In this special issue we have gathered six insightful but rather diverse case studies all exploring and analyzing censorship through popular music. The first two articles deal in different ways with censorship and moral considerations in connection with music and school shootings, one case in the US (Carpenter), the other in Finland (Anttonen). Taking as a point of departure the alleged violent impact of heavy metal/hard core musics and challenging the opinion that music can in fact be harmful, they reflect on the way in which self-censorship is part of the strategic concerns inevitably surrounding artists and musicians. The third and the fourth articles, with historical points of departure, address the negotiations of spaces for musical expressions in two former states in Eastern Europe, East Germany (Rauhut) and Czechoslovakia (Husák). Here the protest form is a model of how agents like the church and the mediascape can circumvent the tight grip of a censoring state and its agency. The following two articles look into the phenomenon of regulation and its relationship to censorship. The fifth article (Kallio) discusses music pedagogics in Finland and the implicit censorship of “unwanted music” in teaching. The claim is that the educational goals for teaching music to schoolchildren, in practice, result in de facto censorial procedures leaving out most forms of popular musics. The sixth article (Krogh and Kaargaard Nielsen) looks into corporate censorship and the role of the music industry in regulating popular music styles. This final article examines the often-held opinion that the market in its selective practices performs a certain kind of censorship, which musicians and artists believe to be based on aesthetic as well as outright political preferences—a claim which again touches on the ability of music to express meaning.

Both Carpenter and Anttonen study censorship in situations in which artists have their music associated with actual violence, forcing them to make tricky decisions about censoring their live performances and their recordings. Carpenter explores the consequences of artists’ accepting, or being forced to address, the causality between a song and someone else’s action. He dwells on the dangers surrounding such argumentation and how it is likely to lead to artists being overtly cautious and self-censorial in their music making. Anttonen suggests that a situation similar to the one described by Carpenter may be understood by taking seven different censorship discourses into account. Through those, Anttonen produces an analysis in which censorship may be seen both as a sign of respect and the maturity of a band (not performing a song referred to in a school shooting) and as a sign of inauthenticity (being merely posers, not truly meaning what they are singing about). Censorship may not only further harm a band’s reputation, but may also increase interest in the band. Both articles complicate the idea that censorship is mainly exercised by an institutionalized governmental agent and focus on the role of the artists themselves—as personas and as public persons.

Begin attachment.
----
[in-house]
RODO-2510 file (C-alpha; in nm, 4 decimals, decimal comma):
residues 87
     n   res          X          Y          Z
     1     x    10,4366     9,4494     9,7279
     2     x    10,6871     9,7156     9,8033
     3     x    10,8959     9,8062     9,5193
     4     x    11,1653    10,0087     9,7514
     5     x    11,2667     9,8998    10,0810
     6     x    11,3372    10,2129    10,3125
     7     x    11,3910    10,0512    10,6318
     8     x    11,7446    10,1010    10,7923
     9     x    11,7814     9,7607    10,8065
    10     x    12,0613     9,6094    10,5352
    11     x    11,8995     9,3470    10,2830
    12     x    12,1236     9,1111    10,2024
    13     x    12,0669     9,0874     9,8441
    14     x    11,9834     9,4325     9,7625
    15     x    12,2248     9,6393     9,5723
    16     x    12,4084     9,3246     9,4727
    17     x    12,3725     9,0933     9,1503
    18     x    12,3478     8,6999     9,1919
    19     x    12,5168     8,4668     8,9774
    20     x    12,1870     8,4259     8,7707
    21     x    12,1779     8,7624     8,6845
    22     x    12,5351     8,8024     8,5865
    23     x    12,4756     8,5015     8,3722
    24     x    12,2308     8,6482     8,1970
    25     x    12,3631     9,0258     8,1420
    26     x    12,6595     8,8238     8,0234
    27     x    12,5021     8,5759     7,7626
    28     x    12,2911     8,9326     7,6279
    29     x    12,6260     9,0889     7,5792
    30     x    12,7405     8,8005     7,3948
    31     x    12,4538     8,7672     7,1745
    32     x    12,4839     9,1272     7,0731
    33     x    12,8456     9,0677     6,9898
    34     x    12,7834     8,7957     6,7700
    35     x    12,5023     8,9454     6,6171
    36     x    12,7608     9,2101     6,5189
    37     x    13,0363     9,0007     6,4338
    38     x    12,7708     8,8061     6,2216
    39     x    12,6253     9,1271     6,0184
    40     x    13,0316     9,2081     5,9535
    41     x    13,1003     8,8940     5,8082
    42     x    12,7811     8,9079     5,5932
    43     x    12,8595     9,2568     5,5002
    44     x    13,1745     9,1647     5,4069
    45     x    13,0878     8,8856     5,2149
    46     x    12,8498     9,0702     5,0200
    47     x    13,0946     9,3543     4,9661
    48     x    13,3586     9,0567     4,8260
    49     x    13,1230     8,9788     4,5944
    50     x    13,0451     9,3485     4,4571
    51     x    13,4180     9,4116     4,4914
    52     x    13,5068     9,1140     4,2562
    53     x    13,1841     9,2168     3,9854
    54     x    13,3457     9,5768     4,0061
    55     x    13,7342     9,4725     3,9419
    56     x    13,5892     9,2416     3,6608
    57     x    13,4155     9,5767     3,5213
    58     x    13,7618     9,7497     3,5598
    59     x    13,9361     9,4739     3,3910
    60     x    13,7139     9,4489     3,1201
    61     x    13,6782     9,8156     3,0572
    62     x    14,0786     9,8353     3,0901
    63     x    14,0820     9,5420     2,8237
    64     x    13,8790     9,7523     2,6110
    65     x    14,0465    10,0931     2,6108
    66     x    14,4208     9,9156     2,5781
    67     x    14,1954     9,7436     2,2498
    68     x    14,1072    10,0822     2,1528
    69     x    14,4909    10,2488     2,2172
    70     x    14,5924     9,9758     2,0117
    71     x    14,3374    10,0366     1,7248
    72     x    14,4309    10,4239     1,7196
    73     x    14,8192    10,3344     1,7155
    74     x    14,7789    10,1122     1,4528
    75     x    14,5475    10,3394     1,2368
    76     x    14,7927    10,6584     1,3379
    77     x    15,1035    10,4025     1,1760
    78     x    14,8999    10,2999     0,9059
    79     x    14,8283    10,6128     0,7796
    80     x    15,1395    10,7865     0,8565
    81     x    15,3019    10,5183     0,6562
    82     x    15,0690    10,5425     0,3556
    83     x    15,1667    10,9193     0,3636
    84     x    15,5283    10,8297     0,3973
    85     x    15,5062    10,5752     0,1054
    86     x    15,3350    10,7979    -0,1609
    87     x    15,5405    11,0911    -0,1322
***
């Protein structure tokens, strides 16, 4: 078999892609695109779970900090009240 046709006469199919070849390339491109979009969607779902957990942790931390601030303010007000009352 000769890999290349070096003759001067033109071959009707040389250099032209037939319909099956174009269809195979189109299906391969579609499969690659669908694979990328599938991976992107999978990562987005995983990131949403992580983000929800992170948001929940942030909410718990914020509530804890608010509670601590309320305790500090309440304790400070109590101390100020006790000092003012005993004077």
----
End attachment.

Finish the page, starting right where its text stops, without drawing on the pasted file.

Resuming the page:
The articles of Rauhut and Husák respectively develop an understanding of how countercultural spaces—with social resistance to censorship—flourished in the post-war years up until 1989 and the fall of the Soviet system. Rauhut finds that the Church in East Germany developed a space for jazz, blues, rock, and punk and with it also a discursive space for critical discussions and dissent. Drawing from his case study of rock music in Czechoslovakia, Husák illustrates how the censorial strategies of a state with a strong distaste for rock music are undermined by resisting artists and enthusiasts trying to find alternative ways of communicating through rock music. In both cases, their respective versions of socialist or Marxist politics were crucial to the value-laden understanding of so-called Western-style music. It is interesting to see how both authors agree that music had a function politically subversive to the political system. In fact, if read in connection with the first two articles, we find it is reasonable to claim that one of the key issues of censorship and music studies is the actual or imagined effect of music on the community at large.

As popular music nowadays is part of school curricula, music teachers end up trying to promote “particular values and norms” while still encouraging individual participation and the inclusion of the popular music of pupils. Kallio introduces the concept of deviantization of popular music, pointing at the process of deeming certain musics appropriate and others inappropriate. In this, the teacher becomes an unwilling curator and an agent of censorship, or an ethical agent as Kallio also calls the role, a role that Kallio contrasts with ideals of inclusivity and democracy. Krogh and Kaargaard Nielsen also discuss regulation but in relation to the record industry. Traditionally, censorship studies have often looked at cases framed by a certain national territory, but Krogh and Kaargaard Nielsen study how a commercial product on the Danish market is dependent on legal and moral considerations and “corporate music self-censorship” in the US market. They brand this process “spillover censorship.” At the same time, they challenge their own conclusion by calling into question whether the censorship concept can be used in the situation they describe, as many of the actors are anonymous and simply try to cater to a market in the most efficient way.